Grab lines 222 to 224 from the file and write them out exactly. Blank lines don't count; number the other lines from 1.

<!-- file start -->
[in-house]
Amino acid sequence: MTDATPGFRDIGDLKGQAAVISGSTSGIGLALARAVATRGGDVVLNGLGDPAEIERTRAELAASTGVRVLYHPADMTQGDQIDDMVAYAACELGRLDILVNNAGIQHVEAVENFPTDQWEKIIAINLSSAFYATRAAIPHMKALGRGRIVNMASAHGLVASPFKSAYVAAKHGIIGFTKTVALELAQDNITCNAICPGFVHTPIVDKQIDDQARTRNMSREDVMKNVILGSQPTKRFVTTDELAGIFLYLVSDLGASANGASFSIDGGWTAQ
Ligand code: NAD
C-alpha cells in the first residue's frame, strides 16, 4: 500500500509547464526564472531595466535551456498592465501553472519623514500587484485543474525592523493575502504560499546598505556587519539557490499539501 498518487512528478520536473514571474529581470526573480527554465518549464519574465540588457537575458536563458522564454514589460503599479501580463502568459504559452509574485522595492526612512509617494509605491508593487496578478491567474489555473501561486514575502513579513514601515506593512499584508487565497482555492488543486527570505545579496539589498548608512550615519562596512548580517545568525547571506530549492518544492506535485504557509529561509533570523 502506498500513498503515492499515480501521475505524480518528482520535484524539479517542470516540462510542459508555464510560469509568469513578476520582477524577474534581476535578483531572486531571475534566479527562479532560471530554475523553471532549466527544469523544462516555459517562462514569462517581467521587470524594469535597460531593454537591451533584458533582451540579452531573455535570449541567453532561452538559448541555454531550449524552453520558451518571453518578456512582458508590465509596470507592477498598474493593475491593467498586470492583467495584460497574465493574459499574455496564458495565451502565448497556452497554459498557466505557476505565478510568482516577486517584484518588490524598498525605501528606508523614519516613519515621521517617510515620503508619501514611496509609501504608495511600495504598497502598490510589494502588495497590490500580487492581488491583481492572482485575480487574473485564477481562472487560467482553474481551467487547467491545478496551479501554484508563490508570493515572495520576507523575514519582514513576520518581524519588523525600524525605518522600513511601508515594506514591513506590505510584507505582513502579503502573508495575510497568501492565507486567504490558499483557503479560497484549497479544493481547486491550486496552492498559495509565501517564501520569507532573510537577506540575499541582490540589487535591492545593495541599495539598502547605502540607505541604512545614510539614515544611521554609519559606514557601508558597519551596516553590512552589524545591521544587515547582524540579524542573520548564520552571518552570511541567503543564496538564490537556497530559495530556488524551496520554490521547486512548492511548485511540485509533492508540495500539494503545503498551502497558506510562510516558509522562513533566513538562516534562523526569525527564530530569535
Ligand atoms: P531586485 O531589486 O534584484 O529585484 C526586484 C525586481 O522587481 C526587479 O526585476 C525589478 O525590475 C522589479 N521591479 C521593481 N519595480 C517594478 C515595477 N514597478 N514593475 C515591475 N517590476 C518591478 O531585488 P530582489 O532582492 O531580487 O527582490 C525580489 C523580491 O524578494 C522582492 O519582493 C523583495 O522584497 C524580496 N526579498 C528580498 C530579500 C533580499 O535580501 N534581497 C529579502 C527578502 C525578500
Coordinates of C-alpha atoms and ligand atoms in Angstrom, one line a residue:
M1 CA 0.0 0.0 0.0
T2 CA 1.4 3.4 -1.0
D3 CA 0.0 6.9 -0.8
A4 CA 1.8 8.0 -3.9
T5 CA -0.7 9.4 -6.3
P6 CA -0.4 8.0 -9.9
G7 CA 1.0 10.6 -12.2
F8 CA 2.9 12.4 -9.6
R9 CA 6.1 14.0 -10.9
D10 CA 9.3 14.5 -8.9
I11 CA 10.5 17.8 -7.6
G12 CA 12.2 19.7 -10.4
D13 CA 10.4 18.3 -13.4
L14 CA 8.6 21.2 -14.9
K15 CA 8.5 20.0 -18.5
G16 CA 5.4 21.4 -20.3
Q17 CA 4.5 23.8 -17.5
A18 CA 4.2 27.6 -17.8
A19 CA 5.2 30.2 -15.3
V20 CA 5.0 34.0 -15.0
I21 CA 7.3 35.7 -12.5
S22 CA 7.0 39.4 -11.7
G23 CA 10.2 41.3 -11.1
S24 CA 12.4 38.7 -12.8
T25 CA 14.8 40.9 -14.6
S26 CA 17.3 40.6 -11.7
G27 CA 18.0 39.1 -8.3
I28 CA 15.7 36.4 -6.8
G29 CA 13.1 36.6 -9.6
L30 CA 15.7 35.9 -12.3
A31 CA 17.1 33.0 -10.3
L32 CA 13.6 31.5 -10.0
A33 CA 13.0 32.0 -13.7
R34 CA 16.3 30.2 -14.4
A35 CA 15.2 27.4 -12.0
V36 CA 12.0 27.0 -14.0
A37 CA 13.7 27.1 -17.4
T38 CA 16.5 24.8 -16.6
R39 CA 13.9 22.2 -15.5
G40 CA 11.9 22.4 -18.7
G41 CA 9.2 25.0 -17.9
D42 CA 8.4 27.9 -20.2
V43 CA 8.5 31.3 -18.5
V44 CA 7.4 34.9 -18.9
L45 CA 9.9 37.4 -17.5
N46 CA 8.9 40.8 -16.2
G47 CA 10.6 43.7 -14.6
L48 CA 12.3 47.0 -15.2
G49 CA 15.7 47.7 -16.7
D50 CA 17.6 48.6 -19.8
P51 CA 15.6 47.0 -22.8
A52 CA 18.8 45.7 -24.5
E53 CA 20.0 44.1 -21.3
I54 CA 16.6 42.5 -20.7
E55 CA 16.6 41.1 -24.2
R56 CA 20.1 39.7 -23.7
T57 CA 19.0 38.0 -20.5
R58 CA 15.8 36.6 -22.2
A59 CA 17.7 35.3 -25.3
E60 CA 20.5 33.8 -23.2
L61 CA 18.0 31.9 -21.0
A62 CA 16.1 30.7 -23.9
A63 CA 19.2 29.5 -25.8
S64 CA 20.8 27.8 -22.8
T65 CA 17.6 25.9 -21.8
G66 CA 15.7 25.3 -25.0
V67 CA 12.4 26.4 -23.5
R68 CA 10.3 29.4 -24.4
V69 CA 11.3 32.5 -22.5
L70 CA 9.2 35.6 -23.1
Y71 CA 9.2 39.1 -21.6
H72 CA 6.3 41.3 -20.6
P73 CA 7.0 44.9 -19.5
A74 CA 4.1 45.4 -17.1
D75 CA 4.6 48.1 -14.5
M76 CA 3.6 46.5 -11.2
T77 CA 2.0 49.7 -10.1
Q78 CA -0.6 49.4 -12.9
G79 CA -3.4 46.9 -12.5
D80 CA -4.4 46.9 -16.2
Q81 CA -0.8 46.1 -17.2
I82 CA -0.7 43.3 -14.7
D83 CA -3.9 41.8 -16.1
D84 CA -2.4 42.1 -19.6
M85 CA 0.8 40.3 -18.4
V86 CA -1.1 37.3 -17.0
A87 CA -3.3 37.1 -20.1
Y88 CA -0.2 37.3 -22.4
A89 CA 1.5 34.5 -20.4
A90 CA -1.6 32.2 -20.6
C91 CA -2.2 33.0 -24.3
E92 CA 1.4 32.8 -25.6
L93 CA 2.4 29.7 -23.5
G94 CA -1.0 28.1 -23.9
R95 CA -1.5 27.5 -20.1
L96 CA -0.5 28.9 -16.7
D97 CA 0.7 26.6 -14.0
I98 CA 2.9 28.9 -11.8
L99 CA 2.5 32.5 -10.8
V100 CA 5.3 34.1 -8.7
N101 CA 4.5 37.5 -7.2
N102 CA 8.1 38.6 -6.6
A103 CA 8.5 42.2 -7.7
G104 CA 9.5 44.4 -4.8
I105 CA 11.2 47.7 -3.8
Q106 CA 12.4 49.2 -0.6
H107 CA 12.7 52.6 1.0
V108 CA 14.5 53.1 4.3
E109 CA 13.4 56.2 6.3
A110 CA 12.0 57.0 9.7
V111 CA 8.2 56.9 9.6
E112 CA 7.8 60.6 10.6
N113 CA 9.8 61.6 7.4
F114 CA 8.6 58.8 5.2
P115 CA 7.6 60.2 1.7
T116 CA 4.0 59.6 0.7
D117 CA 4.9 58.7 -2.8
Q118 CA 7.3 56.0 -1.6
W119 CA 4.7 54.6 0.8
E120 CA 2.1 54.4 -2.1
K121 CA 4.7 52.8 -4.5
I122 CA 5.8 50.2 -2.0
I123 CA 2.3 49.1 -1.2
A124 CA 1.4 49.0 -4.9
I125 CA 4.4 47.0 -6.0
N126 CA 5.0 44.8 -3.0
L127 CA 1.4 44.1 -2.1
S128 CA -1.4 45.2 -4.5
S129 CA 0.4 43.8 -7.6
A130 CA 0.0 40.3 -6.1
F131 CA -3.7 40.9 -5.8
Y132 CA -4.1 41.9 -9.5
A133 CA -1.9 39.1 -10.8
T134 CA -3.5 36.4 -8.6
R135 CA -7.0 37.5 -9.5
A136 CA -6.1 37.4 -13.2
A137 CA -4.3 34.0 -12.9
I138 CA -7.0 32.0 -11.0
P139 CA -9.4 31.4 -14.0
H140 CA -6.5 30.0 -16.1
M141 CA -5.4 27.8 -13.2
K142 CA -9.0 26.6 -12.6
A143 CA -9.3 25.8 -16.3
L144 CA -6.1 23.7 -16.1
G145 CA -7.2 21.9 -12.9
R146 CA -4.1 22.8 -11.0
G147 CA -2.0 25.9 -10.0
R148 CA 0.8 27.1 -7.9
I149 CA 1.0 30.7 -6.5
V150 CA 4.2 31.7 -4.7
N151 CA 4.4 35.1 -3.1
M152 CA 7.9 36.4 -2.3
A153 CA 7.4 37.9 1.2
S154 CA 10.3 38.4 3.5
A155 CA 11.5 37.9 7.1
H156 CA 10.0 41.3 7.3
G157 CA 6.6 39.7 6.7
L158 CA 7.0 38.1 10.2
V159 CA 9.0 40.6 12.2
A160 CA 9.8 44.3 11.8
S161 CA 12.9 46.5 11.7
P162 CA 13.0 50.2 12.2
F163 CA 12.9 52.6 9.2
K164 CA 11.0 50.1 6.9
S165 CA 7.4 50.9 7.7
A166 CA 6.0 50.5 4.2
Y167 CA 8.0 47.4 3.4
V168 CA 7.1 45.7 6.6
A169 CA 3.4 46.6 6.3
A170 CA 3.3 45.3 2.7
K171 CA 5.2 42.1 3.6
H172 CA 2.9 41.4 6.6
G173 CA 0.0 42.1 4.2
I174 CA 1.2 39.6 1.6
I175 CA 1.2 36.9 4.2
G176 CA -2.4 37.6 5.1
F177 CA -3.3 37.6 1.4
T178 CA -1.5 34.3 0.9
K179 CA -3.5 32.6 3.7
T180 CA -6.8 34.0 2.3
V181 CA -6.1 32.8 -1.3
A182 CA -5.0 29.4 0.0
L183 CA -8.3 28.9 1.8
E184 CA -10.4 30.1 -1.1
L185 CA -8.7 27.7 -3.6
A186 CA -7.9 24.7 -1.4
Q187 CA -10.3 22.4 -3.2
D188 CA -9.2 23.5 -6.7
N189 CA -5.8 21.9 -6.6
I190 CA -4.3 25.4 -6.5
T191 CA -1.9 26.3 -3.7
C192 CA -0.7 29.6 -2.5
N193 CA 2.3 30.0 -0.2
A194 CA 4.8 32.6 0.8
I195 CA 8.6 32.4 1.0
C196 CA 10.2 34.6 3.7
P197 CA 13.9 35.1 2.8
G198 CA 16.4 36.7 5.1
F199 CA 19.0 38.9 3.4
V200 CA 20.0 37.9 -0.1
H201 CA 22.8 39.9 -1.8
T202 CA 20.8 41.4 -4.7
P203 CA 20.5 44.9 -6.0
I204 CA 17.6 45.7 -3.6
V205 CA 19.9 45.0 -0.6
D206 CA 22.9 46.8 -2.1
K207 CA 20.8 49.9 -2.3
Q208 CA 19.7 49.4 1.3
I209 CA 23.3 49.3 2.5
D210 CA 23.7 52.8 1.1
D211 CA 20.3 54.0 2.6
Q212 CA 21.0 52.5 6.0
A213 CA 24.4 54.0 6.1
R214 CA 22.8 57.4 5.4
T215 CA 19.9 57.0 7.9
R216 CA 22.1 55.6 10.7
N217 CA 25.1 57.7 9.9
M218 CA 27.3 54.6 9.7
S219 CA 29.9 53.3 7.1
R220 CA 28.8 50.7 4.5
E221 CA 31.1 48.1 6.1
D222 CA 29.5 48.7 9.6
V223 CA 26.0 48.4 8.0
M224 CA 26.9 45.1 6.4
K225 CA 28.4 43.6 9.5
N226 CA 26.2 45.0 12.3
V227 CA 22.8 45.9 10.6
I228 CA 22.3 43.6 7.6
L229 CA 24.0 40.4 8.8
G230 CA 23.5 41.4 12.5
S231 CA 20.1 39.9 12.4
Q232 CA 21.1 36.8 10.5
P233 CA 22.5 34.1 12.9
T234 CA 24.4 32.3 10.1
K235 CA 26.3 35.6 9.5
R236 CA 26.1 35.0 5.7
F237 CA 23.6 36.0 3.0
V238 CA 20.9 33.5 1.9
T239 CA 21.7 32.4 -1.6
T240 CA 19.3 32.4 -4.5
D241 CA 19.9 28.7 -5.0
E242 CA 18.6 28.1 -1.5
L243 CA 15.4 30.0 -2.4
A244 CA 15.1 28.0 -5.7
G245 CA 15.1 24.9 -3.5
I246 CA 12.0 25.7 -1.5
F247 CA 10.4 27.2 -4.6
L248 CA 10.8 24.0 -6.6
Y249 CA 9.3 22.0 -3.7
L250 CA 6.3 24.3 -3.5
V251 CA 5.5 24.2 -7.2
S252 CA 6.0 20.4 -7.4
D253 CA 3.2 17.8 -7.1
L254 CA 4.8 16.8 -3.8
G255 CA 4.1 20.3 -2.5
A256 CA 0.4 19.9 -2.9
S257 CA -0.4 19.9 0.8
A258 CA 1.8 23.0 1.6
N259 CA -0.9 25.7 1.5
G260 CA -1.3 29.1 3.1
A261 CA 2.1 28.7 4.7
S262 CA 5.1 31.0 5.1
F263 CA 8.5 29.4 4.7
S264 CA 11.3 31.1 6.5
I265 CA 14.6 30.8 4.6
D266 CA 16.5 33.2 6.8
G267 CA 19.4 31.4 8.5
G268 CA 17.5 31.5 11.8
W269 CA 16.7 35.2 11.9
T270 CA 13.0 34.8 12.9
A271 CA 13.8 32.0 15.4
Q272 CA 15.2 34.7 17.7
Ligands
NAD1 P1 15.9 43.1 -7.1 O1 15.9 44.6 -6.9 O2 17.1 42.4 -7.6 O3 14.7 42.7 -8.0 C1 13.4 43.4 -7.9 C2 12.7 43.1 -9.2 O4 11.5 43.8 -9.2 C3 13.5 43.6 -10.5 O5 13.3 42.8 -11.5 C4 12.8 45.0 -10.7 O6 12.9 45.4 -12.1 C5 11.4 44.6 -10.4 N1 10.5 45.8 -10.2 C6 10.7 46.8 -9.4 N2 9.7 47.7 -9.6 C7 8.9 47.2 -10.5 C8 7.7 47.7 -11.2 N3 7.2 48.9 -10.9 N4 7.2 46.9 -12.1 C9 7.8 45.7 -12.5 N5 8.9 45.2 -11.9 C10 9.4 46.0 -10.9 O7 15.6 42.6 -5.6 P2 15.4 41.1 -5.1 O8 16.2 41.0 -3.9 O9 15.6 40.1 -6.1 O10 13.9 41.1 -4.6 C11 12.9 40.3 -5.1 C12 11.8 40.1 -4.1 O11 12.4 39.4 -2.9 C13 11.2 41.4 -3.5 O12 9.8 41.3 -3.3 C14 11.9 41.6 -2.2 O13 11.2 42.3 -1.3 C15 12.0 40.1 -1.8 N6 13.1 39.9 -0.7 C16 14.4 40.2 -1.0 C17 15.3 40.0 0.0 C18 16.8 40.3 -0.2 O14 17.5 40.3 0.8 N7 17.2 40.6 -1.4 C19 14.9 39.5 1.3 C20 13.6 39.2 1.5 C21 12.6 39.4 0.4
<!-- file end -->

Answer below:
R216 CA 22.1 55.6 10.7
N217 CA 25.1 57.7 9.9
M218 CA 27.3 54.6 9.7